The purpose of this issue paper is to reflect on the perceptions and understandings of EU policy-makers, members of the European Parliament, and some key peacebuilding and conflict resolution experts, pertaining to the role of international peace mediation, and to provide recommendations on how some of these needs can be addressed in a coherent way.
Due to the complexity of conflicts and crises, many governments and organisations are currently in a process of developing their concepts and approaches for comprehensive crisis management, which have not necessarily been shared with partners. Whilst there is no commonly accepted definition for the 'Comprehensive Approach', there is broad agreement that it implies the pursuit of an approach aimed at integrating the political, security, development, rule of law, human rights and humanitarian dimensions of international missions.
This study aims to improve the understanding of information sharing models and interoperability in national, cross-border and international crisis management. The project's four case studies have been chosen to reflect four different types of crisis: natural disaster (Portuguese forest fires), accident (Barents Rescue Exercise), complex emergency (humanitarian assistance in DR Congo) and post-conflict state-building (EU Police Mission in Bosnia and Herzegovina).
Information management and information
sharing appears to be an ongoing topic in the field of crisis response.
Work on this is conducted in many fronts with many different settings.
The recent disasters in Burma and China have once again revealed the importance
of accurate information for effective response.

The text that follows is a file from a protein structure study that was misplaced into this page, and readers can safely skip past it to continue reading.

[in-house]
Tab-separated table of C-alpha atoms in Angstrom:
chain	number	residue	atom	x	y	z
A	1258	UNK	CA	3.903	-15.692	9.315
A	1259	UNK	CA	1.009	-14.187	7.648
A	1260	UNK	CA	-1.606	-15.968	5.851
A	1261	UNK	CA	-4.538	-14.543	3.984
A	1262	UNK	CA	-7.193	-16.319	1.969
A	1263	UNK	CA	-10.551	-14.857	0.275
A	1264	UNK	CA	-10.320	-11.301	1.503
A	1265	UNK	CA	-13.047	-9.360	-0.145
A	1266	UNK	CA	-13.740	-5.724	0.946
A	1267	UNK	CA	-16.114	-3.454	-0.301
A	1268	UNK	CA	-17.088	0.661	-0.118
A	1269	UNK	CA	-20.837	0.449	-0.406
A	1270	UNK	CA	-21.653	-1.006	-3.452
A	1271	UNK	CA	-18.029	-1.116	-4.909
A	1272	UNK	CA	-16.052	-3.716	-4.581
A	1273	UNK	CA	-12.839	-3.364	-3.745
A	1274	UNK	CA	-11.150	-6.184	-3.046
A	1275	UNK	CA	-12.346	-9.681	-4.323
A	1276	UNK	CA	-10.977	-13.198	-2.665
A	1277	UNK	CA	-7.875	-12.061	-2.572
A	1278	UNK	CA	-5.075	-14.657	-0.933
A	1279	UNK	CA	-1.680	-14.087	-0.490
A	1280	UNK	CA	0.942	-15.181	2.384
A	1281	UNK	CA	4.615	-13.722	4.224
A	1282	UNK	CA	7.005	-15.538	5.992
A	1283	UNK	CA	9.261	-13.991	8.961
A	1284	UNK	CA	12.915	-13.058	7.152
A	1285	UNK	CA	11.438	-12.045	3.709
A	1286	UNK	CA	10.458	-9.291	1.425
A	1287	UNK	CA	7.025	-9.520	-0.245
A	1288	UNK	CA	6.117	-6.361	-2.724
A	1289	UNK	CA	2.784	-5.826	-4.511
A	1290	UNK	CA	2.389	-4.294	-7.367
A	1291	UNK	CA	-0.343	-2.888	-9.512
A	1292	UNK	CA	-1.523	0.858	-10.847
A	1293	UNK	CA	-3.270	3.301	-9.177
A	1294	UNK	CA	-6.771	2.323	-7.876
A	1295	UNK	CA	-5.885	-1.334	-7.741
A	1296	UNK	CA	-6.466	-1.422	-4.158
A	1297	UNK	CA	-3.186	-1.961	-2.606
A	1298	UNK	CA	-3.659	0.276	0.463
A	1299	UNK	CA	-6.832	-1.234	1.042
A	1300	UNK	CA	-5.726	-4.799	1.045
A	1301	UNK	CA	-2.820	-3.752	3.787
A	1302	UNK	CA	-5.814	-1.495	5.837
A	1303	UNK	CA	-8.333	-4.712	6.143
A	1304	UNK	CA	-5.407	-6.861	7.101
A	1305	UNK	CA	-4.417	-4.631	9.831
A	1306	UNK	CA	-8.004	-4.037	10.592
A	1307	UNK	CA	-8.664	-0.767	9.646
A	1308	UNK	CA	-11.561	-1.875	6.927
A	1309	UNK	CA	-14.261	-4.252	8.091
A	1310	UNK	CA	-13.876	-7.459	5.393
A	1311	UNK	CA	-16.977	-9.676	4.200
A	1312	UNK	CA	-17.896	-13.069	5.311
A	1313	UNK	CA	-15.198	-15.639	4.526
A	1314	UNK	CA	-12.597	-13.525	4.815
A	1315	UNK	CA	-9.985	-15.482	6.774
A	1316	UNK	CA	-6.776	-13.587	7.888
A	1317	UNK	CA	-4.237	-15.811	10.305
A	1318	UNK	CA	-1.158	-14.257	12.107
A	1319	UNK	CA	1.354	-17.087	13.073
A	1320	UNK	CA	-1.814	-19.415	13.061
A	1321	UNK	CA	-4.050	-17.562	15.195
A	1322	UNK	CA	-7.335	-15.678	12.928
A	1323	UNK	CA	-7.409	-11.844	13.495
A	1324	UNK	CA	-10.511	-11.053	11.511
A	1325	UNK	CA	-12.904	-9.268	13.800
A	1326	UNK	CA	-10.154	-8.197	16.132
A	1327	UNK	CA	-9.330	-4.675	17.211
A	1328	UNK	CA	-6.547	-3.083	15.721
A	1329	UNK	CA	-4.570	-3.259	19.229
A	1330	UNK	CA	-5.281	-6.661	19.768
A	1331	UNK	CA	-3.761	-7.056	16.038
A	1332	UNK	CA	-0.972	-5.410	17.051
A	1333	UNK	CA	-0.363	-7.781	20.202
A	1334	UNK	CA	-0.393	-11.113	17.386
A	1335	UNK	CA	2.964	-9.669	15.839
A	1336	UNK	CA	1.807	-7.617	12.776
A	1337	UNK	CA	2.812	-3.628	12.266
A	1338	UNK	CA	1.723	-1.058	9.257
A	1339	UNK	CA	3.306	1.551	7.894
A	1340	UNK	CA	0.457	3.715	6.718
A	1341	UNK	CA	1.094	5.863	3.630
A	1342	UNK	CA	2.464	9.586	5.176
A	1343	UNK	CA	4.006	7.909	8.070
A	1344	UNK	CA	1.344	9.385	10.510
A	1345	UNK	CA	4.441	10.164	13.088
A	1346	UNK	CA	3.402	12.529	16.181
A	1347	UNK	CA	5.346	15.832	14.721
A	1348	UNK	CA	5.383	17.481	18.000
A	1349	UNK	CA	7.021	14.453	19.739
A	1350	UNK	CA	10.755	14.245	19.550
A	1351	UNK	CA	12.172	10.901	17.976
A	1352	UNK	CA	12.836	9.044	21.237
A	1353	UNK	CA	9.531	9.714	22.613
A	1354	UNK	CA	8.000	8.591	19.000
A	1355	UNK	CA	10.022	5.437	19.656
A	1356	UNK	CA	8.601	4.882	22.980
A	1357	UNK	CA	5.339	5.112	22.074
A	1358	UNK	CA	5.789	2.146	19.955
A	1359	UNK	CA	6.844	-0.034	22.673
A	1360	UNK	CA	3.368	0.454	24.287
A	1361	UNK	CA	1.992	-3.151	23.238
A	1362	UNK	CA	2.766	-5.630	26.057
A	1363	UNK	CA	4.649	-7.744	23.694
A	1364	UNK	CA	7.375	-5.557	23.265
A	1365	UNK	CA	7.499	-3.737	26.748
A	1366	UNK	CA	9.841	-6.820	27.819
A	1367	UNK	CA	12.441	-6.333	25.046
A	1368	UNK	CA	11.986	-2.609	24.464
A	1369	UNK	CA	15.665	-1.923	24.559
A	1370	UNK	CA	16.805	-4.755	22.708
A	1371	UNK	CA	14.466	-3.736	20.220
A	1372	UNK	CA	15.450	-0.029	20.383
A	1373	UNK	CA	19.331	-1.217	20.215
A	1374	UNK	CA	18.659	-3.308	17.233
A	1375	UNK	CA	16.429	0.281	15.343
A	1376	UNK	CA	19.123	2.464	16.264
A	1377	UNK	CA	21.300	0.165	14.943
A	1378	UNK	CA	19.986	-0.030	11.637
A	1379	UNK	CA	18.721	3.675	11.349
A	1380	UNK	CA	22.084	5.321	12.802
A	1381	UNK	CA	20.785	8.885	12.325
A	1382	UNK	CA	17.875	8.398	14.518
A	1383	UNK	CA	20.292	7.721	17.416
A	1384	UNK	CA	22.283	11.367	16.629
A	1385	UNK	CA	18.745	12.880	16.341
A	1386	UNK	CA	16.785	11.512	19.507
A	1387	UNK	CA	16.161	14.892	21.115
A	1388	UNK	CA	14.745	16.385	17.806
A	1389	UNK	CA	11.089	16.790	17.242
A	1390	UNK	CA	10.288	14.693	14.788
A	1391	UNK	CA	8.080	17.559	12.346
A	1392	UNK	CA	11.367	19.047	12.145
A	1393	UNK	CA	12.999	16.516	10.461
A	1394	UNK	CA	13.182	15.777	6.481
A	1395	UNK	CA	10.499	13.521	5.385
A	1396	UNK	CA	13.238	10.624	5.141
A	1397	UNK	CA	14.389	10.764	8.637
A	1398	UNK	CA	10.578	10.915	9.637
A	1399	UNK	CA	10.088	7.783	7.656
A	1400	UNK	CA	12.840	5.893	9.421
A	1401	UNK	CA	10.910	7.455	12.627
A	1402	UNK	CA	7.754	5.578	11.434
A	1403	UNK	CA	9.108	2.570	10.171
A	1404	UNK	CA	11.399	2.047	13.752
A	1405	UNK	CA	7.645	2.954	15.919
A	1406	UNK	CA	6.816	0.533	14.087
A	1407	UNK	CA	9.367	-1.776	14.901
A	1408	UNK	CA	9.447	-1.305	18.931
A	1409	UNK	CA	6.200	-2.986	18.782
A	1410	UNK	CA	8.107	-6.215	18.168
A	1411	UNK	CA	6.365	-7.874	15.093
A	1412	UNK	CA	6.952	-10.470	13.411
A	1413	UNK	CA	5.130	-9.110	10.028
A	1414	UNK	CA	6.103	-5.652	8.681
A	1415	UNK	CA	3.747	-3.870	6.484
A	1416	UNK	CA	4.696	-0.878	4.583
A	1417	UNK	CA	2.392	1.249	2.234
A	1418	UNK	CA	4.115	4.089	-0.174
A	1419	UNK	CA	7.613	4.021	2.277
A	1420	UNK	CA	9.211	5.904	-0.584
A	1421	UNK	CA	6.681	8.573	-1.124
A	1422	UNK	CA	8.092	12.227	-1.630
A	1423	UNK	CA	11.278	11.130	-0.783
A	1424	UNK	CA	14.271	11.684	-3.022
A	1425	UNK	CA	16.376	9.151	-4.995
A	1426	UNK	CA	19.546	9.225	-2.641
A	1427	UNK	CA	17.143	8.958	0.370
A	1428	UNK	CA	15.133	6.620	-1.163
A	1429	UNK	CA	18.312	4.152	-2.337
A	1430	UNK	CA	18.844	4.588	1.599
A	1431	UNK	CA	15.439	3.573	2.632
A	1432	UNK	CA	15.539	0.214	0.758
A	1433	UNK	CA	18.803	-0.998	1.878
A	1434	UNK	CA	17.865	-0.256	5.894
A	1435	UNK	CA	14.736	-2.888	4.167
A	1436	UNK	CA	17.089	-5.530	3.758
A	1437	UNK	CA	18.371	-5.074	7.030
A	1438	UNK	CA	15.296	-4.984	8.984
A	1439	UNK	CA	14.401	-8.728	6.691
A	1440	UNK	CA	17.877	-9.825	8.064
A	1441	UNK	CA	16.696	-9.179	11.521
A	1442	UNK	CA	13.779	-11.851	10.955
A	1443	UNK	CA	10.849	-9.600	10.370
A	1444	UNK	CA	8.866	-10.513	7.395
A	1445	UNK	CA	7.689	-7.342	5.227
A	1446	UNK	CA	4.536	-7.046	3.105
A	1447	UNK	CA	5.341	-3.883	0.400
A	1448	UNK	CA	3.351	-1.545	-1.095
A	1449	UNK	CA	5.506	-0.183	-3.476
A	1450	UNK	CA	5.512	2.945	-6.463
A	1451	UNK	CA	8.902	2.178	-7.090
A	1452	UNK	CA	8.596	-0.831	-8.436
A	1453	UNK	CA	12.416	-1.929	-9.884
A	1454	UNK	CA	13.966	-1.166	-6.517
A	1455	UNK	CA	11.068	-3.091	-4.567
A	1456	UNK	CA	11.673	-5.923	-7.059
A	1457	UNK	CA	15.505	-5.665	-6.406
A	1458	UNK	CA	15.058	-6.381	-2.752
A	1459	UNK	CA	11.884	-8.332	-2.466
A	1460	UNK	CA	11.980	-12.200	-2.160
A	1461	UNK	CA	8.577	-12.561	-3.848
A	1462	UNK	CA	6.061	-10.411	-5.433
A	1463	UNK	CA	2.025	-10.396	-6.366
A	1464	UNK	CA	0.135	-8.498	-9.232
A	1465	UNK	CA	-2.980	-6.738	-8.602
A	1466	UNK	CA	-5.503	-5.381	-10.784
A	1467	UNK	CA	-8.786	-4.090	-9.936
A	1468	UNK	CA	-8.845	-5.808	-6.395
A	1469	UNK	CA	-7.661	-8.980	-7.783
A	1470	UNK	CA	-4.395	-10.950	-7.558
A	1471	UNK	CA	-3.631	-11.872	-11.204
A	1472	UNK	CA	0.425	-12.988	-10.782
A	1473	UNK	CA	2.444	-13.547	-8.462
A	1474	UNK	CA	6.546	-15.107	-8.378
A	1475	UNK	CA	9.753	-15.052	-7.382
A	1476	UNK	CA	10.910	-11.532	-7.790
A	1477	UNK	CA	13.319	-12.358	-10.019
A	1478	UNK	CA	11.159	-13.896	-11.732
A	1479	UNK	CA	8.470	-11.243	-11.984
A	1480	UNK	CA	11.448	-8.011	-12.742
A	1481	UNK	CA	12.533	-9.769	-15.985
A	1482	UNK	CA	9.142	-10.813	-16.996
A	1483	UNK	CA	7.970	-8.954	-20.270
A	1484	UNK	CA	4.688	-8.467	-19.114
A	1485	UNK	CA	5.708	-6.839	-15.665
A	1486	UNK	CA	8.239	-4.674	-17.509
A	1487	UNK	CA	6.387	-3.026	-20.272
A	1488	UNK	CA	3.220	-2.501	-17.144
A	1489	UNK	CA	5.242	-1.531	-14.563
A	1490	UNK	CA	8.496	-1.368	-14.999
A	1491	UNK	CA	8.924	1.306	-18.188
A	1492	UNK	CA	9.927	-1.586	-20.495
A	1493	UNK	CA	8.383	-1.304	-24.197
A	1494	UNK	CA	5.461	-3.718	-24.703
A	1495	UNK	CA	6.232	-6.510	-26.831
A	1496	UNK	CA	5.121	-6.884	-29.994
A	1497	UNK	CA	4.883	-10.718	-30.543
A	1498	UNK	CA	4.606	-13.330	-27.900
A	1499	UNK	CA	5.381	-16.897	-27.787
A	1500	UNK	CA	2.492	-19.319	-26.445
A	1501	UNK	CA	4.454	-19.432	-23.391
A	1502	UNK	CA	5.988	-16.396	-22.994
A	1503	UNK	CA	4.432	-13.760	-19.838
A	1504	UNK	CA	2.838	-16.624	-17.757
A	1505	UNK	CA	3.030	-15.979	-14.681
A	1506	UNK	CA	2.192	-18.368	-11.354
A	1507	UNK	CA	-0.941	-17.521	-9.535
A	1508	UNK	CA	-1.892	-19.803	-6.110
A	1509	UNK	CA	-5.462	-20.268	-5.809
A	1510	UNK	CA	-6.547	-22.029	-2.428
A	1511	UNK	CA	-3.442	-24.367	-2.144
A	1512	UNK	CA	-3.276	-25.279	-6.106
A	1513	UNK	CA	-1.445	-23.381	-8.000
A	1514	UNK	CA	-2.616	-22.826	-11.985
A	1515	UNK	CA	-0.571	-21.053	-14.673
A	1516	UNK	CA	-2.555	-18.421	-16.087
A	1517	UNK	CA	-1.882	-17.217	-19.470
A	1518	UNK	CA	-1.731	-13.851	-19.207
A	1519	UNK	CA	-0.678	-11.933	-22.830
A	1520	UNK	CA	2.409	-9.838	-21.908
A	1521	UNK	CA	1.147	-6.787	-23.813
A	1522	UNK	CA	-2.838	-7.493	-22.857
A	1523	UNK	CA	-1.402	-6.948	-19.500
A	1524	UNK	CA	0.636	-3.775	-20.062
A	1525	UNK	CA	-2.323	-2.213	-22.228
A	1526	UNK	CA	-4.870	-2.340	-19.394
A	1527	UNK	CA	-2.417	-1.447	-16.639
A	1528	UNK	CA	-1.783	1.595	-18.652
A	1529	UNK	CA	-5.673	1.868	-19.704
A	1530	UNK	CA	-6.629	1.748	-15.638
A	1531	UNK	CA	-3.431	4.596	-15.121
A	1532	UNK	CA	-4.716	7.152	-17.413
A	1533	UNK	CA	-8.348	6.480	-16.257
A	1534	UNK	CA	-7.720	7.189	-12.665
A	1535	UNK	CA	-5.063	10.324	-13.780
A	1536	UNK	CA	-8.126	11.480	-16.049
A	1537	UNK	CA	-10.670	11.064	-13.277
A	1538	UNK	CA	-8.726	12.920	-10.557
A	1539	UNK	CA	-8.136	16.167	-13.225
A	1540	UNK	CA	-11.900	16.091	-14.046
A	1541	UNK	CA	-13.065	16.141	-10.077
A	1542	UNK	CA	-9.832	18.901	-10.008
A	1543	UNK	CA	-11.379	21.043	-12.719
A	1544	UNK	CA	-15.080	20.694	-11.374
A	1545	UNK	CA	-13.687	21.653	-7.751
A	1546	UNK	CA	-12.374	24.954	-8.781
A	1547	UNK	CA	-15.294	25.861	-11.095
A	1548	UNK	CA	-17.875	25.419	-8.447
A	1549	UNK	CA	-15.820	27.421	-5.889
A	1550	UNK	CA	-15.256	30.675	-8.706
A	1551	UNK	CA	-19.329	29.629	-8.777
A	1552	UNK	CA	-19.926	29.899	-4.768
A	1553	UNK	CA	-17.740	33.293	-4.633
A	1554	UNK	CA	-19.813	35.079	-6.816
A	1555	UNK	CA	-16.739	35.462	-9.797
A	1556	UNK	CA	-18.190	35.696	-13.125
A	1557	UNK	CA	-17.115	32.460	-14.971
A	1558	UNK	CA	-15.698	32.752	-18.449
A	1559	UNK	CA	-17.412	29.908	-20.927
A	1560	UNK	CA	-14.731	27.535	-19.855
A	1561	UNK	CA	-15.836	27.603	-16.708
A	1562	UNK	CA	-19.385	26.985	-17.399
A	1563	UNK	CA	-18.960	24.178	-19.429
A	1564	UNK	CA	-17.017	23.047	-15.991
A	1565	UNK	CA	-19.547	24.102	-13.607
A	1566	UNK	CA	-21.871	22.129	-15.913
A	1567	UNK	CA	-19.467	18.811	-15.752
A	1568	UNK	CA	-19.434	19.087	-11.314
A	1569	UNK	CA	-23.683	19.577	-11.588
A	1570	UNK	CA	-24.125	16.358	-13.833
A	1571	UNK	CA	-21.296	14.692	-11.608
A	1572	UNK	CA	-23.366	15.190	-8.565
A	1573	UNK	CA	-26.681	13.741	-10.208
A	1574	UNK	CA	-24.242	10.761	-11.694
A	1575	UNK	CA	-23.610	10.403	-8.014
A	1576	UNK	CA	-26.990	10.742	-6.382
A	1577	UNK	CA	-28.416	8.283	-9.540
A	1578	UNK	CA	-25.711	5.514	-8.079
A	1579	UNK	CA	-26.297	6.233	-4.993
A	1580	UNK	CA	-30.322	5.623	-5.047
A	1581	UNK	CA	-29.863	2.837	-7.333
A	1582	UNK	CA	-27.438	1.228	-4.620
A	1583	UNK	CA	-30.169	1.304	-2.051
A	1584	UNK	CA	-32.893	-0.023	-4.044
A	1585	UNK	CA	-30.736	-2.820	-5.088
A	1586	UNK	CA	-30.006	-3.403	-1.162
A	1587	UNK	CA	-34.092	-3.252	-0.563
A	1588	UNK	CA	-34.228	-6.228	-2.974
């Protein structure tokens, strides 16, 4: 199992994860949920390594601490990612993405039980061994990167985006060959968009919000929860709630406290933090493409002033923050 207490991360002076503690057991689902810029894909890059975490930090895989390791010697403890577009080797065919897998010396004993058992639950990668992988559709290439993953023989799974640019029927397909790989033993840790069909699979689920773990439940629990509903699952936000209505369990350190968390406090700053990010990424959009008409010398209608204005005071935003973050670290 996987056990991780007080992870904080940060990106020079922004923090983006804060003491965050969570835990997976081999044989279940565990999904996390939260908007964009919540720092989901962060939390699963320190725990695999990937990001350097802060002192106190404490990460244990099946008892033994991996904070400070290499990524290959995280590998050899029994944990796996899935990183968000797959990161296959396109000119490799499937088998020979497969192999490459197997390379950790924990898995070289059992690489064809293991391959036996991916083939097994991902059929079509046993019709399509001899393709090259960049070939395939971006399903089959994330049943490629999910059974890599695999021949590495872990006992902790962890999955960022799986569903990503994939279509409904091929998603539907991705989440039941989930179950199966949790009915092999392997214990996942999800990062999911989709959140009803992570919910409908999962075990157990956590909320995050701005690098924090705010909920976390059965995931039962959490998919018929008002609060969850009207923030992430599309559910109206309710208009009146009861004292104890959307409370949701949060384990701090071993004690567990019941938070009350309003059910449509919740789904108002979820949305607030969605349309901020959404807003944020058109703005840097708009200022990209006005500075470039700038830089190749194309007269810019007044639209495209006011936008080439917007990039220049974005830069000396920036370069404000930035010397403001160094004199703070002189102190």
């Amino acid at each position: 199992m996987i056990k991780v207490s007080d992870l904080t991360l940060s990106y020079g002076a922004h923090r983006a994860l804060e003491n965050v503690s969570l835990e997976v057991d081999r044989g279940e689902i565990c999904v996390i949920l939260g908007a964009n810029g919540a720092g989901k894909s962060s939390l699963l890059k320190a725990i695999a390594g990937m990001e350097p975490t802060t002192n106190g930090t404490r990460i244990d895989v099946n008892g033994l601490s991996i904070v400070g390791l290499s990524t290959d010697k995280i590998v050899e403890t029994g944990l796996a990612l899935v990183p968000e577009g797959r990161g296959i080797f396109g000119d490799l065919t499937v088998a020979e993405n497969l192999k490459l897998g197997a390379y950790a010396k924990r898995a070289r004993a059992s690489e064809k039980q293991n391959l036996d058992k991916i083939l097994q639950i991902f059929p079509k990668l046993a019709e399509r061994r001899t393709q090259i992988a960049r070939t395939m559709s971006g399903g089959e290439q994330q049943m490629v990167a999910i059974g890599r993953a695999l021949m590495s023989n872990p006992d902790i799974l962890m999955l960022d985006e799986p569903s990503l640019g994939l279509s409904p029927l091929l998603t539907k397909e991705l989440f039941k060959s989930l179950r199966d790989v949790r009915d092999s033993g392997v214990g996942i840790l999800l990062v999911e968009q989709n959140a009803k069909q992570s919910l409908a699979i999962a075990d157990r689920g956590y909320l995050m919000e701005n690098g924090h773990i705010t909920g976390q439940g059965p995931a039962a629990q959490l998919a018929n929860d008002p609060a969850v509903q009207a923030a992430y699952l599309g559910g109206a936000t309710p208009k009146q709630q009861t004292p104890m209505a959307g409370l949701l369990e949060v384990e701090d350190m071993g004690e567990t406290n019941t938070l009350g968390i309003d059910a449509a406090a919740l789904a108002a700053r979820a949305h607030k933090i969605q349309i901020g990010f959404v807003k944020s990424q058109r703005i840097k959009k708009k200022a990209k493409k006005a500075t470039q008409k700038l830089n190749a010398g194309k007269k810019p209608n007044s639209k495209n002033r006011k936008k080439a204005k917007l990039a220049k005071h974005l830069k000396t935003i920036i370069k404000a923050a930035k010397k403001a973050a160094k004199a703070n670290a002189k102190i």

Highlights of 2007
- Our report "Priorities in Rebuilding Civil Administration in Post-Conflict Countries" injected new ideas for working together on state-building in a challenging environment
- Our work with mediation and gender suggested innovative options for addressing gender issues in peace processes
- Our work with the local partners in the Black Sea region created spaces for dialogue between civil society and authorities
- Our workshop on Transatlantic Crisis Management provided space for EU and US practitioners and policy makers to discuss ways to create …
The European Union and the United States
are carrying out an increasing number of crisis management missions in
response to a variety of conflicts around the world. Turning fragile states
into functioning democracies has clearly become one of the most demanding
security challenges of our time. Moreover, the environments and circumstances
in which crisis management operations are being carried out are ever more
complex, interdependent and hazardous.
The CMI workshop, Priorities and Sequencing
in Rebuilding Civil Administration in Post-Conflict Countries, brought
together experts from international organisations and national governments
to discuss how best to undertake the process of setting up country-specific
priorities and determine the right kind of sequencing required to rebuild
civil administration during the post-conflict phase. The representation
of a Programme Specialist of the Liberian Government provided a welcomed
viewpoint from a national government.
Throughout CMI's existence it has worked
in the wider arena of "crisis management" - as the name of the
organisation stipulates. At the same time, however, it has been clear to
everyone involved in CMI's work that there is still a lot of narrowing
down to do. Through the strategy revaluation process the organisation has
been doing exactly that.
CMI has supported the authors of this study to conduct a background report on the institutional capacities of the African Union in the field of peace and security in addition to the key policies that the European Union has developed towards Africa. Due to the short duration and the constant evolution of the relationship between the AU, the RECs and the EU, there are not many up-to-date studies available about the issue.